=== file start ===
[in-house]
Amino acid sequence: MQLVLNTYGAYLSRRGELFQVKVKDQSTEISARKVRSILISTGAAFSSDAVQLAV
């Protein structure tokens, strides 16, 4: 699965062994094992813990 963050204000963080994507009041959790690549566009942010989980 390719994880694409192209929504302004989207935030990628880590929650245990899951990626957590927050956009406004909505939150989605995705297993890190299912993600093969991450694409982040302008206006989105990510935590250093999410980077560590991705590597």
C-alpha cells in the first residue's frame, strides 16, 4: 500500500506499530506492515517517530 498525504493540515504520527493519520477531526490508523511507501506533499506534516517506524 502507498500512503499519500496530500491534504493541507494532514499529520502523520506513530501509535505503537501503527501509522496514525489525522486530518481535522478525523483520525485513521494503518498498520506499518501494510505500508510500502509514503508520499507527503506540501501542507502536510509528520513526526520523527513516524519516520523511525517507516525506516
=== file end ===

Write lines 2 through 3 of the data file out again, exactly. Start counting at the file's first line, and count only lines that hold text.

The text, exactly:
Amino acid sequence: MQLVLNTYGAYLSRRGELFQVKVKDQSTEISARKVRSILISTGAAFSSDAVQLAV
């Protein structure tokens, strides 16, 4: 699965062994094992813990 963050204000963080994507009041959790690549566009942010989980 390719994880694409192209929504302004989207935030990628880590929650245990899951990626957590927050956009406004909505939150989605995705297993890190299912993600093969991450694409982040302008206006989105990510935590250093999410980077560590991705590597």